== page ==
Ohio River Basin Polluted by Super Algal Bloom
Ripped from the pages of an obscure science fiction novel, millions run screaming from the threat of a toxic algal bloom blanketing almost 650 miles of the Ohio River.
Regrettably, this story isn’t made up. Officials in the Ohio River basin are scrambling to deal with poisonous slime that may compromise the safety of drinking water, suffocate aquatic life and halt recreational activity for much of the region.
These algal blooms are directly linked to nutrients and soil (to which nutrients adhere) that inundate waterways. These nutrients, specifically phosphorus and nitrogen, are applied directly to cropland as fertilizer. Algal blooms flourish after heavy rains wash over barren agricultural fields, especially when rain is followed by prolonged periods of hot and dry weather.
The Ohio Environmental Council maintains that nearly 35 percent of the basin is covered with crops, animal feeding operations and other agricultural activities, with the remaining area mostly forest and urban cover. Last spring the Ohio River basin had one of the wettest Junes on record, leaving much of the agricultural landscape susceptible to soil erosion and nutrient runoff. Many believe the heavy rains are the primary culprit for the current state of the Ohio River.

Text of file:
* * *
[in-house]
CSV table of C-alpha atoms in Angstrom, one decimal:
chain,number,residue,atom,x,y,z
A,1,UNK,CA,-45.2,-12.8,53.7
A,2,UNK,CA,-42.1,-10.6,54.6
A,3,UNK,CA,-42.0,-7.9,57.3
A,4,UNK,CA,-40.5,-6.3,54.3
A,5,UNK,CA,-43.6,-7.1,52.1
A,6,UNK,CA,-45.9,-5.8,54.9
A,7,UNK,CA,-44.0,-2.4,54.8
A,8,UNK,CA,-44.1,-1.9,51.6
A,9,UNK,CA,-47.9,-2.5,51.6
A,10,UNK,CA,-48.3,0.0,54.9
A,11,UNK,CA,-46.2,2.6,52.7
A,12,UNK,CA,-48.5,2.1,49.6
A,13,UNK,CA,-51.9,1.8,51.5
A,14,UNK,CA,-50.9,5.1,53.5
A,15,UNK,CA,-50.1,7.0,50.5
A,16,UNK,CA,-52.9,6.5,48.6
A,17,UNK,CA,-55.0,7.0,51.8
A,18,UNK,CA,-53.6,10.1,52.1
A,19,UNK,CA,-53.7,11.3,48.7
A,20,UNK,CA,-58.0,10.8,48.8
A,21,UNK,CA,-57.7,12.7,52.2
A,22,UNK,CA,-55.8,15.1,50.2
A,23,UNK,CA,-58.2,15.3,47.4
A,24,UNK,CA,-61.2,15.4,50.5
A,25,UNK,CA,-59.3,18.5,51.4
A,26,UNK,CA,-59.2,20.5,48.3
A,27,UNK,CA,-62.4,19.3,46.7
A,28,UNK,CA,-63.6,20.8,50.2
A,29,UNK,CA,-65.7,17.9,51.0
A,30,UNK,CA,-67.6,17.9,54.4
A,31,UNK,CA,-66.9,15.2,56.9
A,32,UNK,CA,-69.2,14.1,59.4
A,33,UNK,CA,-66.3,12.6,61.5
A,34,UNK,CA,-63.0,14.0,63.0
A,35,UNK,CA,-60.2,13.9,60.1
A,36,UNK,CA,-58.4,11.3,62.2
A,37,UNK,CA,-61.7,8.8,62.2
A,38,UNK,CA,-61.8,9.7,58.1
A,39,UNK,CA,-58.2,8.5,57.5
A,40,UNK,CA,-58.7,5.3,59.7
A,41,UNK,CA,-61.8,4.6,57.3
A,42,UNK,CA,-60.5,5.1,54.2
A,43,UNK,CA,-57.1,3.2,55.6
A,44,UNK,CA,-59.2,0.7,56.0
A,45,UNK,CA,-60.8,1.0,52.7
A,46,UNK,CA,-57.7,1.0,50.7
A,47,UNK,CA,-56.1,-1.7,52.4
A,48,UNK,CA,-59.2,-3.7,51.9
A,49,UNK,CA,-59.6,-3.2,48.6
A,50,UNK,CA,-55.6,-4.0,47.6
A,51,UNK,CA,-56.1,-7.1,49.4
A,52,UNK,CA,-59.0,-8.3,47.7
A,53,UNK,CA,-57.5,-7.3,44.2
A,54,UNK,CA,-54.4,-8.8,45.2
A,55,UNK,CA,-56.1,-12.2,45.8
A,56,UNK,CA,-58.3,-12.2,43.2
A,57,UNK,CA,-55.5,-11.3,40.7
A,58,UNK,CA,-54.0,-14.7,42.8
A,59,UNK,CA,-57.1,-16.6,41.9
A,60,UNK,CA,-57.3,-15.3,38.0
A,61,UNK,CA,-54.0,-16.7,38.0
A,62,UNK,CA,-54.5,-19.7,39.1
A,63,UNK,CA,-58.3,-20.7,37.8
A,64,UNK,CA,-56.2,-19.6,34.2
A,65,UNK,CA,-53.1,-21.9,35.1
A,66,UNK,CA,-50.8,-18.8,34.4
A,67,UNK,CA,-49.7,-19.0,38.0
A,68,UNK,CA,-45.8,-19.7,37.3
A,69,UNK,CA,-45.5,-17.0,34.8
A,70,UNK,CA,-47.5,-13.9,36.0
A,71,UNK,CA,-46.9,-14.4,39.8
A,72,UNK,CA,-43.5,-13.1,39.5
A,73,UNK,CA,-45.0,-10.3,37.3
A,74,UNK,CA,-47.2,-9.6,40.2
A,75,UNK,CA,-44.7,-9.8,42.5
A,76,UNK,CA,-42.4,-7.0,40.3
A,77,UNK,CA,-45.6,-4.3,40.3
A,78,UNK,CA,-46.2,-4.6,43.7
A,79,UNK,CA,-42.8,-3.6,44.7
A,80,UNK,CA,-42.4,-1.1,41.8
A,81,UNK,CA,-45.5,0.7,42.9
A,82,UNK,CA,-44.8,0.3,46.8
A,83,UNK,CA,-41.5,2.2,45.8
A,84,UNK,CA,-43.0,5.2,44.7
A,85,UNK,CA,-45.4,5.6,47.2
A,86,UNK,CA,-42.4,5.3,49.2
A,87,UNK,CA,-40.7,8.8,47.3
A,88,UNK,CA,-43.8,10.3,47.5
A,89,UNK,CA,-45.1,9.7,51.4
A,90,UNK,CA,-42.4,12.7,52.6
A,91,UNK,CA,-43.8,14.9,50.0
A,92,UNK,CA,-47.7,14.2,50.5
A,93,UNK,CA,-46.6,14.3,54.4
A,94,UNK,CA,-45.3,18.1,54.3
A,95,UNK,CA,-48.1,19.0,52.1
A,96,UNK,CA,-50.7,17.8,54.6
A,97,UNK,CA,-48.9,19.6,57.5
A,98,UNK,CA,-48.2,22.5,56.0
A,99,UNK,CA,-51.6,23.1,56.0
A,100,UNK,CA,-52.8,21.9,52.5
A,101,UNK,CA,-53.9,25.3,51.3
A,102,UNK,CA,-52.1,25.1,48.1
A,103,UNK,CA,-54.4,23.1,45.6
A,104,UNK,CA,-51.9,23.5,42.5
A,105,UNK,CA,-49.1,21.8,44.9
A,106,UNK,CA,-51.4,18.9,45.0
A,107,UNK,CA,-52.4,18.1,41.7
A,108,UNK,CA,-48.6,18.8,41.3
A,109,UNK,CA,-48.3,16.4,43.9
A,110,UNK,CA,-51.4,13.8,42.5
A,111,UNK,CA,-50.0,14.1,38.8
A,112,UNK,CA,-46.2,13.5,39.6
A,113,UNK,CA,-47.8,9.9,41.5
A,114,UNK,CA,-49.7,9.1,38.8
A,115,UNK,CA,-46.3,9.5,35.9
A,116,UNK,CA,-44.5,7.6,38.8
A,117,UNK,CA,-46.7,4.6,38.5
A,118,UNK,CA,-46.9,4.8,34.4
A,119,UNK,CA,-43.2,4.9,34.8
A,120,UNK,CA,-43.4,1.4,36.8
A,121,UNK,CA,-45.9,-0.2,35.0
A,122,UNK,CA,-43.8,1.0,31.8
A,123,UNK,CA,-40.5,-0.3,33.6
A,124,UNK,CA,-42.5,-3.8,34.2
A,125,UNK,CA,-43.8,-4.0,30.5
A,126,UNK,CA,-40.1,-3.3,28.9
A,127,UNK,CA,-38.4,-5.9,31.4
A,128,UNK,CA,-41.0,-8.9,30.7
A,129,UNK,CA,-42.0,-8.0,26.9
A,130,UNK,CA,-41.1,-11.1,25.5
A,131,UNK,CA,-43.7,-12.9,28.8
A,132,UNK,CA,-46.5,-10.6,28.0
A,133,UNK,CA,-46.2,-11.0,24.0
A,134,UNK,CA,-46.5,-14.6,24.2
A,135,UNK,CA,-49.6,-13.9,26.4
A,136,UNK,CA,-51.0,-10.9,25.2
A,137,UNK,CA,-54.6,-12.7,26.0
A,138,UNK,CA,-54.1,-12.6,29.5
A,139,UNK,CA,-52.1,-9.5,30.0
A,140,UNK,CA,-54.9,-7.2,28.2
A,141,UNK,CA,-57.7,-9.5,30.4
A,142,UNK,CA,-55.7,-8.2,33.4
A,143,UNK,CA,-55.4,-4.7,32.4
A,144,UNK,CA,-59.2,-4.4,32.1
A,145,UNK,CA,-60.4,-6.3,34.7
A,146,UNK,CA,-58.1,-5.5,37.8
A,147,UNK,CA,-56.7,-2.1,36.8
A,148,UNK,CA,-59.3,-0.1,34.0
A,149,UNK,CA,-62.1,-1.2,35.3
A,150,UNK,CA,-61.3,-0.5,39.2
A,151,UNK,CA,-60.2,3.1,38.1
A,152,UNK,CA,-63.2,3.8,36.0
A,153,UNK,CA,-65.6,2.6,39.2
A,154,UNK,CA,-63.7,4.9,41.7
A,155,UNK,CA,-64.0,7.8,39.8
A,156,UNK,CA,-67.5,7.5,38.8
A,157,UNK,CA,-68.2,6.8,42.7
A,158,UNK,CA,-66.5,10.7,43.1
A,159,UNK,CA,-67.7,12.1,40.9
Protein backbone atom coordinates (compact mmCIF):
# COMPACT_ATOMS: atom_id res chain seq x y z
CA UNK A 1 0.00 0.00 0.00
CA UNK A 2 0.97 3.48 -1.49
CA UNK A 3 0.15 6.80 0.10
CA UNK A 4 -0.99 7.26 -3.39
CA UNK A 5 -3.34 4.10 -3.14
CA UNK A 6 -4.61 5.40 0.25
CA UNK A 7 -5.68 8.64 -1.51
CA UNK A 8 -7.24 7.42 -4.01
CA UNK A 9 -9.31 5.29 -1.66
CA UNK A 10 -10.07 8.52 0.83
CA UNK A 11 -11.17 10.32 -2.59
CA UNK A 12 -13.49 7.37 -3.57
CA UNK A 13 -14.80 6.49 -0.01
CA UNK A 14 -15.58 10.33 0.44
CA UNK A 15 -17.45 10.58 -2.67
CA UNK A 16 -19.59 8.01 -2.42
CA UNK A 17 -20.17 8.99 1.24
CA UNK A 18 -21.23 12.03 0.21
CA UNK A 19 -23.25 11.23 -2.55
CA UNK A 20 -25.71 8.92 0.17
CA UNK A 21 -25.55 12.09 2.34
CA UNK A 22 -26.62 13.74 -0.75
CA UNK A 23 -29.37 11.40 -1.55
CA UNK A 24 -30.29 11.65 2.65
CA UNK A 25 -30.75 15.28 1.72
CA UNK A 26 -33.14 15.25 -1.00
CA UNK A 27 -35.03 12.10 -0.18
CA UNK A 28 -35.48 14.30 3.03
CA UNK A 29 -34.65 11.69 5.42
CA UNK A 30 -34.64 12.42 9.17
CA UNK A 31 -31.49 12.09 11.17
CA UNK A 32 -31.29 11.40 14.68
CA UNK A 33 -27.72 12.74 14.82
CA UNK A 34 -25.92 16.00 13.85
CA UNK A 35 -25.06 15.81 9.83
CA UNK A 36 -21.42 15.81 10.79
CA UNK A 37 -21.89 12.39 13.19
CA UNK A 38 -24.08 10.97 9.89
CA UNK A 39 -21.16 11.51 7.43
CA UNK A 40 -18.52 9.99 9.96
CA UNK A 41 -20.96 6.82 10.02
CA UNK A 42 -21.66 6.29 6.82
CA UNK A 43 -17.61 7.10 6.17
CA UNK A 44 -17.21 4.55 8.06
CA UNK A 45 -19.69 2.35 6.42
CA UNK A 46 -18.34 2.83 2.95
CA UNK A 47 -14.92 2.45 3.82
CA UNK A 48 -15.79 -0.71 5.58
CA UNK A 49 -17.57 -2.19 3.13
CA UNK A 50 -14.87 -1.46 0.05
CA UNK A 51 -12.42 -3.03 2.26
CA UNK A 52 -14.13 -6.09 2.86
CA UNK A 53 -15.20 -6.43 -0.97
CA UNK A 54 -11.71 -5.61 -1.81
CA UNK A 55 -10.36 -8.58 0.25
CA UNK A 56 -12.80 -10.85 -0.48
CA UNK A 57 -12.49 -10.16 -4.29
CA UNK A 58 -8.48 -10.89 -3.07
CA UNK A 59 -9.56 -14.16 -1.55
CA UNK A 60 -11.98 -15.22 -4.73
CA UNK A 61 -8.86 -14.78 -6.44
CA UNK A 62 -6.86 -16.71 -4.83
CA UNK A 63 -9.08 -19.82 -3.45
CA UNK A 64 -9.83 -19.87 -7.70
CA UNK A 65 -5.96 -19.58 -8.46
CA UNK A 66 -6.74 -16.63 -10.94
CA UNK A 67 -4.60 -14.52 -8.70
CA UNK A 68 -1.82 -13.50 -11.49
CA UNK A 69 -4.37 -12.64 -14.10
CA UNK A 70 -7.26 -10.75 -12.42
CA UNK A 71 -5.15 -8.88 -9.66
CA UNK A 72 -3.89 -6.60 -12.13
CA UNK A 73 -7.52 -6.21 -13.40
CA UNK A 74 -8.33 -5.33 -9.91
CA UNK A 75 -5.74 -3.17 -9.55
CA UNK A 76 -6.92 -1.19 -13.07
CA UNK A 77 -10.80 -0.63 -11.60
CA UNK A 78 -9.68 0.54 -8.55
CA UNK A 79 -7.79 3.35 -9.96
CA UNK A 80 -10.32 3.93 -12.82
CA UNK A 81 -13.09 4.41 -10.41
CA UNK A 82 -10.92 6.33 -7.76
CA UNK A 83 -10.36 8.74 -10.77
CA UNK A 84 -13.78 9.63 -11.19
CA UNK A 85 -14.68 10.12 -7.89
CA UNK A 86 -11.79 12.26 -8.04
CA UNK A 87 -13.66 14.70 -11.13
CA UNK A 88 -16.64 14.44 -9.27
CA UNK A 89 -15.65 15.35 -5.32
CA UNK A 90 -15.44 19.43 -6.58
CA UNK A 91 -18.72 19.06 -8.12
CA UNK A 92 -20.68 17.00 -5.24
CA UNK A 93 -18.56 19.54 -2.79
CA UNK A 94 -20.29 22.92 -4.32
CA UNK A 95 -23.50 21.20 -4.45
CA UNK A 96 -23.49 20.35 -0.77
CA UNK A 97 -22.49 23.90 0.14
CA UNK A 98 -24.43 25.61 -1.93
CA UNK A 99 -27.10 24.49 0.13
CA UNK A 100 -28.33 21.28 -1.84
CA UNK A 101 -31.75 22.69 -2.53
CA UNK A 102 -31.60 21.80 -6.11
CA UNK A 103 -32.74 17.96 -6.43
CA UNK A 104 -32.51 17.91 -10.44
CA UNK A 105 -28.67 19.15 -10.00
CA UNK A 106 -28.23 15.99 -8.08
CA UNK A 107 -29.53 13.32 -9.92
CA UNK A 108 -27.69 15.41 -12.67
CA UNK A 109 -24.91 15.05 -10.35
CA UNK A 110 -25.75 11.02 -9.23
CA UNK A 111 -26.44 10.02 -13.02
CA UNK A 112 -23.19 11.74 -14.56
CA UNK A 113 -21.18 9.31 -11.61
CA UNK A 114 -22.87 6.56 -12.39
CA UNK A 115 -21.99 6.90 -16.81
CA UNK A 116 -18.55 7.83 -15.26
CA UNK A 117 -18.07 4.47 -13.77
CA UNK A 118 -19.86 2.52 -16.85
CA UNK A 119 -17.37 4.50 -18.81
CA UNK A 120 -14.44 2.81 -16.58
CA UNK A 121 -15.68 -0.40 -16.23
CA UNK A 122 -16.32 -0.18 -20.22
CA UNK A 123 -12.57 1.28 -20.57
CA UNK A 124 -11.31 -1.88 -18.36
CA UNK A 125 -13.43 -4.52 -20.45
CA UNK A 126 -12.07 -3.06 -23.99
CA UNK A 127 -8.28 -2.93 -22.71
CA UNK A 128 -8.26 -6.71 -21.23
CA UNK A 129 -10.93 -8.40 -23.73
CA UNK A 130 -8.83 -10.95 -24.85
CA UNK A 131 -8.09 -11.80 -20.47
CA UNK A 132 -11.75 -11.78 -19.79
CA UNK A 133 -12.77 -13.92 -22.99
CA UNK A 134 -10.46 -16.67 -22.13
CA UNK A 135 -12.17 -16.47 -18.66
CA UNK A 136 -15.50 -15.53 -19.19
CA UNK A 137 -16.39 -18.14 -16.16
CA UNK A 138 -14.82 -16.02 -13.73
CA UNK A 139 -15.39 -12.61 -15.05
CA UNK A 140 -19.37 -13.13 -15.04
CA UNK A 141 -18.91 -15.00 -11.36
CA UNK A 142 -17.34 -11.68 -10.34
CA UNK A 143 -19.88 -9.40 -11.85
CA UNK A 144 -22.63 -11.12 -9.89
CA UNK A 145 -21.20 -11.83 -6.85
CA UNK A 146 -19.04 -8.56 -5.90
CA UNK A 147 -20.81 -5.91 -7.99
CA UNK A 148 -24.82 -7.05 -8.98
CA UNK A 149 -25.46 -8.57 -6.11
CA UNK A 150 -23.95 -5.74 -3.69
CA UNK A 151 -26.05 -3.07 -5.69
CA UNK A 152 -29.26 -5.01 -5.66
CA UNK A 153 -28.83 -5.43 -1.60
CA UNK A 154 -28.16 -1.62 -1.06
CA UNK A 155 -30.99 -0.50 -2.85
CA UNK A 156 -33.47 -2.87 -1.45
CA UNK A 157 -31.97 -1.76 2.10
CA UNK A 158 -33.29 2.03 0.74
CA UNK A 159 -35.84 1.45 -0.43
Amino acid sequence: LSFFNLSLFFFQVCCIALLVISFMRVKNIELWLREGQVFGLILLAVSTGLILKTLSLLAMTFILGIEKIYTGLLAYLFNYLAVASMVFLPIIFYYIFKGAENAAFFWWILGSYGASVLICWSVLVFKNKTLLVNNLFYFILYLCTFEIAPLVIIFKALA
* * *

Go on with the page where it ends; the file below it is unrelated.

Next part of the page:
What can farmers do to keep the nutrients and soil on their fields during frequent heavy rains? The Ohio Nutrient Reduction Strategy recommends that they install edge-of-field buffers, establish grass waterways, plant cover crops and implement conservation tillage systems. Many of these practices, financed largely by U.S. taxpayers, were once prevalent throughout the Corn Belt, but recent booms in commodity prices motivated farmers to plow up grass for more lucrative row crops.
States like Minnesota are holding landowners more accountable. In an unprecedented compromise, farmers, agricultural interest groups, environmentalists and policy makers all agreed to strengthen the existing agricultural buffer law, which mandates 50 feet of vegetative cover between cultivated land and public water. This serves as a solid and permanent foundation on which government-subsidized conservation can be built, while maintaining a necessary minimum of protection for the public’s rivers and streams.
We hope that other states will do the same before it’s too late.
Source: NRCS During the commodity price boom of the mid-2000’s, many acres of conservation land such as buffers and grass waterways were plowed under to plant more acres of row crops. This practice has further exposed essential drainage channels that once slowed water and retained soil.
Source: NRCS Throughout the planting and emergence period, row crops are heavily treated with fertilizers in efforts to secure better yields.
Source: NOAA Without vegetative cover in place to slow down the water, millions of acres of cropland lose thousands of tons of soil and nutrients during heavy rains.